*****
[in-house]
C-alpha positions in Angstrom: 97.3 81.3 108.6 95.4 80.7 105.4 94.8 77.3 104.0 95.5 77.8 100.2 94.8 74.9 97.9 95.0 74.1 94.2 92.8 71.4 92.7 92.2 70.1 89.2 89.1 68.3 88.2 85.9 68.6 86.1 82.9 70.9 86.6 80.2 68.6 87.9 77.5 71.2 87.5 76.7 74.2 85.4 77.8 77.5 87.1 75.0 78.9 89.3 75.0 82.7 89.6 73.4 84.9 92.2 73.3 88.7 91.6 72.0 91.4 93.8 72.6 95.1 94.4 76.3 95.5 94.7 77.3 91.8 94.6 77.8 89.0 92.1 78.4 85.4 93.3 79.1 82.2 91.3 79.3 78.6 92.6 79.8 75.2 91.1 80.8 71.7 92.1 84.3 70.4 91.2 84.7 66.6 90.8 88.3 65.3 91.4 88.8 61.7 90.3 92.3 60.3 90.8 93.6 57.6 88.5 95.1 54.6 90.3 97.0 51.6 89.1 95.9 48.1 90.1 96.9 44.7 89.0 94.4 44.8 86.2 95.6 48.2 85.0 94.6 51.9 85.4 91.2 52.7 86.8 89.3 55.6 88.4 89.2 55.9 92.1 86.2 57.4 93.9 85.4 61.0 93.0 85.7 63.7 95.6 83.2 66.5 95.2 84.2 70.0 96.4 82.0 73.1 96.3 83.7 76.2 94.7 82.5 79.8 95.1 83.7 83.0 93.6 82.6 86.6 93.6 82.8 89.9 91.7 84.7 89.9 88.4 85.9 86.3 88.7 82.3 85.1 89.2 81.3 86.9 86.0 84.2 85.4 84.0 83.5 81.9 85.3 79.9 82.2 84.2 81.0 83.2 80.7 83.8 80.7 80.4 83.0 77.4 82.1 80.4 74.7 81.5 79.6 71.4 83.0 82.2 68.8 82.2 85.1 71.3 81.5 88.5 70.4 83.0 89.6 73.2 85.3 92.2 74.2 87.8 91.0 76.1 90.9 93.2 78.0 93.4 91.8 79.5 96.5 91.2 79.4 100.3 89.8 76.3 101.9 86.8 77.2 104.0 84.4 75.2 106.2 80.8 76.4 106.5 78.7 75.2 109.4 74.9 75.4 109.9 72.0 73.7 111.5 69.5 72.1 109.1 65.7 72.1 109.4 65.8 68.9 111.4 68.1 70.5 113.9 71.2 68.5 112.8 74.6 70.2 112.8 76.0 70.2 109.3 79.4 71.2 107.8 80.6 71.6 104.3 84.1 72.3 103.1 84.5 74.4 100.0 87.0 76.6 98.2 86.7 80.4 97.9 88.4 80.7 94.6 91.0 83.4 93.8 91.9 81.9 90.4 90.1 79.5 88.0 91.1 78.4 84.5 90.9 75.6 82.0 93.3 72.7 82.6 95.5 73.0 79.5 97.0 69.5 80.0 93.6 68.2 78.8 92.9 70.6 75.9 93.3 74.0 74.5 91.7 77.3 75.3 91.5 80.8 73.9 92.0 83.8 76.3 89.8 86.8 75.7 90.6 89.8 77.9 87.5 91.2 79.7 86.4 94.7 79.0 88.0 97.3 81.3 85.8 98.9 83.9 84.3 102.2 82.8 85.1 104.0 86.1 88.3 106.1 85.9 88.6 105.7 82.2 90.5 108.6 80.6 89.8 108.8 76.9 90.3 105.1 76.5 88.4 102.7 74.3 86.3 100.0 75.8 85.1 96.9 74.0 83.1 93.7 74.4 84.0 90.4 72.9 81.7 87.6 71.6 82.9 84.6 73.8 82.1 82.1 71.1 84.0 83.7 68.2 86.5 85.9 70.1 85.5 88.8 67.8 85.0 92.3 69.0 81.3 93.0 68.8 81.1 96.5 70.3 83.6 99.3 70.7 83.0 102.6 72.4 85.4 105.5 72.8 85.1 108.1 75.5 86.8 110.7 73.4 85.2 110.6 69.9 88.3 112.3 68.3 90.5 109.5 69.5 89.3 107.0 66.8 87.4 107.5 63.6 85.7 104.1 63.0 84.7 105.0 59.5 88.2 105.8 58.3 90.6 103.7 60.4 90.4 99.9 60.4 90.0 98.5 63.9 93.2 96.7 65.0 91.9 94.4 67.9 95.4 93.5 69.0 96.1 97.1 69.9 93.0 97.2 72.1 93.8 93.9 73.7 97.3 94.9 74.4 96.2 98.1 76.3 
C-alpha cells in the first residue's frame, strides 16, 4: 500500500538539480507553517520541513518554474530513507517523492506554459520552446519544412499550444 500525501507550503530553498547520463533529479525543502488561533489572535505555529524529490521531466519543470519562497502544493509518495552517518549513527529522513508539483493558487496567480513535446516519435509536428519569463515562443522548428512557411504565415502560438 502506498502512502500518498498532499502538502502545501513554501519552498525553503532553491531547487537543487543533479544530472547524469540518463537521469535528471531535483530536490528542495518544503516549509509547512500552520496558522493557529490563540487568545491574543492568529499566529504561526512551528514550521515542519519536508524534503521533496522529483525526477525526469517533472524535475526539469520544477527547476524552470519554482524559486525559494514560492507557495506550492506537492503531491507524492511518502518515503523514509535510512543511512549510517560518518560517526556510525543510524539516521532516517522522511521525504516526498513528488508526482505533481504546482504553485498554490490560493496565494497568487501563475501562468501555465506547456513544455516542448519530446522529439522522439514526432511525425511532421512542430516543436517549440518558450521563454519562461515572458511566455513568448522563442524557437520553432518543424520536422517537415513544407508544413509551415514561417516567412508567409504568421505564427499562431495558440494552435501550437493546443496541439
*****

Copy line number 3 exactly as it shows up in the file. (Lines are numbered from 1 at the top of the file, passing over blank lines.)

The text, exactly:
C-alpha cells in the first residue's frame, strides 16, 4: 500500500538539480507553517520541513518554474530513507517523492506554459520552446519544412499550444 500525501507550503530553498547520463533529479525543502488561533489572535505555529524529490521531466519543470519562497502544493509518495552517518549513527529522513508539483493558487496567480513535446516519435509536428519569463515562443522548428512557411504565415502560438 502506498502512502500518498498532499502538502502545501513554501519552498525553503532553491531547487537543487543533479544530472547524469540518463537521469535528471531535483530536490528542495518544503516549509509547512500552520496558522493557529490563540487568545491574543492568529499566529504561526512551528514550521515542519519536508524534503521533496522529483525526477525526469517533472524535475526539469520544477527547476524552470519554482524559486525559494514560492507557495506550492506537492503531491507524492511518502518515503523514509535510512543511512549510517560518518560517526556510525543510524539516521532516517522522511521525504516526498513528488508526482505533481504546482504553485498554490490560493496565494497568487501563475501562468501555465506547456513544455516542448519530446522529439522522439514526432511525425511532421512542430516543436517549440518558450521563454519562461515572458511566455513568448522563442524557437520553432518543424520536422517537415513544407508544413509551415514561417516567412508567409504568421505564427499562431495558440494552435501550437493546443496541439